Having arrived in Qatar with a reputation as one of the top young defenders in the game, the 20-year-old Croatian has hardly put a foot wrong in the opening matches. His quality on the ball is impressive — the 115 touches against Morocco show how he is trusted to play out from the back — and he has operated with the authority of a player far beyond his years. Focused and determined, Gvardiol enters challenges with maximum conviction and, even at this stage of his career, he seems to have a “fear factor” to put off the opposition. With Man City, Chelsea, Juventus and other elite European clubs interested, he is destined for a big move soon.
The Ghana attacking midfielder has been one of the best players of the group stage. With his brace against South Korea he announced himself properly on the world stage, and his overall contribution has been superb. Whether playing in a central attacking midfield position or cutting in from the right, the left-footed Kudus is efficient at getting away from his marker before unbalancing the opposing defence with purposeful ball-carrying. Yet, despite being recognised for his ability on the ball — especially his dribbling — Kudus also puts in a defensive shift, as proven by him averaging 15 challenges per game.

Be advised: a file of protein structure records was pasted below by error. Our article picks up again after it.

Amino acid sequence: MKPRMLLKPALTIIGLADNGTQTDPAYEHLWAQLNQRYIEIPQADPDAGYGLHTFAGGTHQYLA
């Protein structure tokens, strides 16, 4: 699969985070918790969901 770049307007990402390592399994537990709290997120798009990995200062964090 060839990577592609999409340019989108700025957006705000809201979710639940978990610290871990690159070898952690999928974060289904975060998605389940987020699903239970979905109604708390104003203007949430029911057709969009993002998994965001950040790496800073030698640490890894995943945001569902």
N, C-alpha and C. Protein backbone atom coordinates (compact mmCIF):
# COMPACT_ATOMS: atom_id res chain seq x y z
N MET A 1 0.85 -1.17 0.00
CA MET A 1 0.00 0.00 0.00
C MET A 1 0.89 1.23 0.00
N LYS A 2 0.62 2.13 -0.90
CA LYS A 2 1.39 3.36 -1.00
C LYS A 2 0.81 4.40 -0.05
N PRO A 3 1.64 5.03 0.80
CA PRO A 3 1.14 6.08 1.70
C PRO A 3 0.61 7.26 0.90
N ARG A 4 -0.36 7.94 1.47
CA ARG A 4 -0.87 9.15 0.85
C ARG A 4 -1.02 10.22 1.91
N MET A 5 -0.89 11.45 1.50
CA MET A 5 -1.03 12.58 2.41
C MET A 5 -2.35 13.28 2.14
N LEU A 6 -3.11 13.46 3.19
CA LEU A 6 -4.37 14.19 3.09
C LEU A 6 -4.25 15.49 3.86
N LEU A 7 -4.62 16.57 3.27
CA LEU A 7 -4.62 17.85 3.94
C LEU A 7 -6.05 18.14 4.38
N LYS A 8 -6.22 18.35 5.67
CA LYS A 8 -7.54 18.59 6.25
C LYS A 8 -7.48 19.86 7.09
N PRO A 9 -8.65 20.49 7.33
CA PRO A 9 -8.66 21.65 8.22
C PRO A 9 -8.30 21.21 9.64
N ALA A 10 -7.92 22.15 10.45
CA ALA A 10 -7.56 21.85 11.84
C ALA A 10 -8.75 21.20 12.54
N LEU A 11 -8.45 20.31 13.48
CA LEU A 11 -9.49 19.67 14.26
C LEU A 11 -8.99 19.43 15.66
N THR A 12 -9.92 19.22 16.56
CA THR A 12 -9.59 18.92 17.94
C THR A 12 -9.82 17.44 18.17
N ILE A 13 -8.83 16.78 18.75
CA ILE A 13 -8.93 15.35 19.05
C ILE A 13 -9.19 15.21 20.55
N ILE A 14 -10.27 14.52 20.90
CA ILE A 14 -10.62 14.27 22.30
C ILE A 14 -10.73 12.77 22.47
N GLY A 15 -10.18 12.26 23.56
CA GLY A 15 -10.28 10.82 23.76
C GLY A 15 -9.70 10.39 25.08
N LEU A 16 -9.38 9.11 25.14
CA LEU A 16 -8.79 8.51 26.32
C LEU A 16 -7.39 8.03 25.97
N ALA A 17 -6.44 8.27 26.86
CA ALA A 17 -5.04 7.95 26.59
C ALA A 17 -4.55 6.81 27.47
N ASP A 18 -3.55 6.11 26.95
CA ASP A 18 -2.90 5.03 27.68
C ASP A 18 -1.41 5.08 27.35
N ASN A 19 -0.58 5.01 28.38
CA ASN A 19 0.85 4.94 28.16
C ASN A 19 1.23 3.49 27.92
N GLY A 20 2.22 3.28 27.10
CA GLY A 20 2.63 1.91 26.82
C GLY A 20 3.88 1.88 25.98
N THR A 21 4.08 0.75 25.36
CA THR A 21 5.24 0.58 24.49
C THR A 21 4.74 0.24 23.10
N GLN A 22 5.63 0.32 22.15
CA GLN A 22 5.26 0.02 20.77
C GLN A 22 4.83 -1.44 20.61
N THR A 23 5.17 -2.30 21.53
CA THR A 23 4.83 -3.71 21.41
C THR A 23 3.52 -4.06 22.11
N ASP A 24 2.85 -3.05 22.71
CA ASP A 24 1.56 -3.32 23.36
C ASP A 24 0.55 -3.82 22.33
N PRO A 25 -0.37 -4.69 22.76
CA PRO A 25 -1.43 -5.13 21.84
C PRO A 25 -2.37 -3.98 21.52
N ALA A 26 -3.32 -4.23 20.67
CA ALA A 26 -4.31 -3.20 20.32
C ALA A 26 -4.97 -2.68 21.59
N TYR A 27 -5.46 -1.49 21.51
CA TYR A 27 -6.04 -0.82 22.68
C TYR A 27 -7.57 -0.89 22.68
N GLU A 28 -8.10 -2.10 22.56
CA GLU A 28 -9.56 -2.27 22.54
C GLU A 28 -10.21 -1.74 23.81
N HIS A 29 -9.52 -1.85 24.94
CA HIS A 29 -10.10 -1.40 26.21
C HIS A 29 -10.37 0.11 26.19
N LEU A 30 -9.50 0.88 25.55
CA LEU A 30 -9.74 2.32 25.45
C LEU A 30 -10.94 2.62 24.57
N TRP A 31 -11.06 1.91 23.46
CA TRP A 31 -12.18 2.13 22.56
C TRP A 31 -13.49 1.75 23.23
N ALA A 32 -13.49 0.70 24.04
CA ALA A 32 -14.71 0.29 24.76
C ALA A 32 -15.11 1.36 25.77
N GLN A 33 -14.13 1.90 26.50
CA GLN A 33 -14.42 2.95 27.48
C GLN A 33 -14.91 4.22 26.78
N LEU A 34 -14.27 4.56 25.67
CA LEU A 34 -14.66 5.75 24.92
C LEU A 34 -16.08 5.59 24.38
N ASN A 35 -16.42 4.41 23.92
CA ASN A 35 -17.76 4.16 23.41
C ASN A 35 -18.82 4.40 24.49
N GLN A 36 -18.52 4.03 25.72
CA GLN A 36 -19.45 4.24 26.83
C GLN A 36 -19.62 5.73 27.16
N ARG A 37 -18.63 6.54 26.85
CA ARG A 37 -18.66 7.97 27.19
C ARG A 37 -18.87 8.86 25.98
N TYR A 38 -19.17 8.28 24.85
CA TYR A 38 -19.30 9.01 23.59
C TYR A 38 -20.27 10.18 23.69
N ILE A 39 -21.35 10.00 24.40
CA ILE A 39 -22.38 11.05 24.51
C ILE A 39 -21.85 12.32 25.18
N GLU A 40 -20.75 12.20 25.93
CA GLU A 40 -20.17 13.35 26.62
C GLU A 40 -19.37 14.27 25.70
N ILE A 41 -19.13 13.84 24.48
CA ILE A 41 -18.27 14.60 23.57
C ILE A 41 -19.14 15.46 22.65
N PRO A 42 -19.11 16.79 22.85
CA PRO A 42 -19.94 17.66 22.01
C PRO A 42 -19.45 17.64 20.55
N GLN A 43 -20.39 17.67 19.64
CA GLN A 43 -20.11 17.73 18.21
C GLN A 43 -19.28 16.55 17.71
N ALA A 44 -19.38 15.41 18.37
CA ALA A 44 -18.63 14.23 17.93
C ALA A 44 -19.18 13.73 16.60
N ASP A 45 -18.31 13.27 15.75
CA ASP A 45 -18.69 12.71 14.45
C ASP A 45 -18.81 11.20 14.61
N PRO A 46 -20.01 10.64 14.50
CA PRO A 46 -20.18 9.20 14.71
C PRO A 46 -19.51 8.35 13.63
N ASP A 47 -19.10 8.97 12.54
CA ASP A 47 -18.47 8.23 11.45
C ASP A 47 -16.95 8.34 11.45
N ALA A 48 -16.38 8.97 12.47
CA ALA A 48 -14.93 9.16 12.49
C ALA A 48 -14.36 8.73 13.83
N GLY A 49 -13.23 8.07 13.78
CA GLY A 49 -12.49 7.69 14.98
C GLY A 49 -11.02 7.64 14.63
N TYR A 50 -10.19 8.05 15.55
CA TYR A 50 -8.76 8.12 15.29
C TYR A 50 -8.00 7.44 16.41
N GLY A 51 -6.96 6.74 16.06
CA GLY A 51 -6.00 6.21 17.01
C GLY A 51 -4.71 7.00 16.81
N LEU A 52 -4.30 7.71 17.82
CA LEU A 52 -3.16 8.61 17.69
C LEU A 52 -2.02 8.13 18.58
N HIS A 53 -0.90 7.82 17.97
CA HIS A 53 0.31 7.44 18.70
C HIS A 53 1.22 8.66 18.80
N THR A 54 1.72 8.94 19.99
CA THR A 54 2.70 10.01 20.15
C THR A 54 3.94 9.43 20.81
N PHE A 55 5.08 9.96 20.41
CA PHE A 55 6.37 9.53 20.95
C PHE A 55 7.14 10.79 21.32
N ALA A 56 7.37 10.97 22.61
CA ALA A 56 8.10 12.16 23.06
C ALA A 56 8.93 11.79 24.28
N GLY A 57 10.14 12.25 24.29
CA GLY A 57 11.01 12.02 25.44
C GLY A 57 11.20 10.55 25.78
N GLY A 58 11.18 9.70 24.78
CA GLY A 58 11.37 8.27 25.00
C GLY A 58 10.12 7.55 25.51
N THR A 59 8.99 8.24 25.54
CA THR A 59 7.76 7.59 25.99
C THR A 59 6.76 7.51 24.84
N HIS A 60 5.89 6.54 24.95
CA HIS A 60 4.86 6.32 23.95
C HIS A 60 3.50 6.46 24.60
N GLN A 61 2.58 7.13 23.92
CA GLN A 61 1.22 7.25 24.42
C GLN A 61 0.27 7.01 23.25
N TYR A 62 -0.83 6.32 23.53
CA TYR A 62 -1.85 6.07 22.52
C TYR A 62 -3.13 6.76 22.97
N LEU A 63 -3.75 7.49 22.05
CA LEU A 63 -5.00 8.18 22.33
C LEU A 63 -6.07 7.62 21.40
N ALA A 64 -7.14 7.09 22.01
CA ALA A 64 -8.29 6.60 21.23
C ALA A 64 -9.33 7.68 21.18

With his performances for Tunisia, Laidouni has risen from relative obscurity to suggest he could be a decent player. Though raised in France, Laidouni has had to work his way up through Romanian and Hungarian club football. But his assured, consistent performances over the past week could see him targeted as a shrewd, low-cost target for a medium-sized club in a major European league. From the centre of the Tunisia midfield he created, organised, sprayed quality passes and showed off the odd moment of finesse on the ball (his nutmeg on France’s Eduardo Camavinga springs to mind), while still tackling avidly, winning one-vs.-ones and recovering possession.
Already one of the most sought-after young defenders in Europe, Hincapie showed a fairly accurate snapshot of his capabilities in Qatar. In the opening match against the hosts, he was mainly occupied with ball circulation from his position on the left of a central defensive pair, while he was outstanding (again, to the left) in the back three against Netherlands. Through pace and good anticipation, he hardly conceded a defensive duel against the latter, while he won the ball in the opposing half when pushing up and dominated in the air too. Giving away a calamitous penalty against Senegal was clumsy at best, yet it doesn’t spoil an overall positive impression.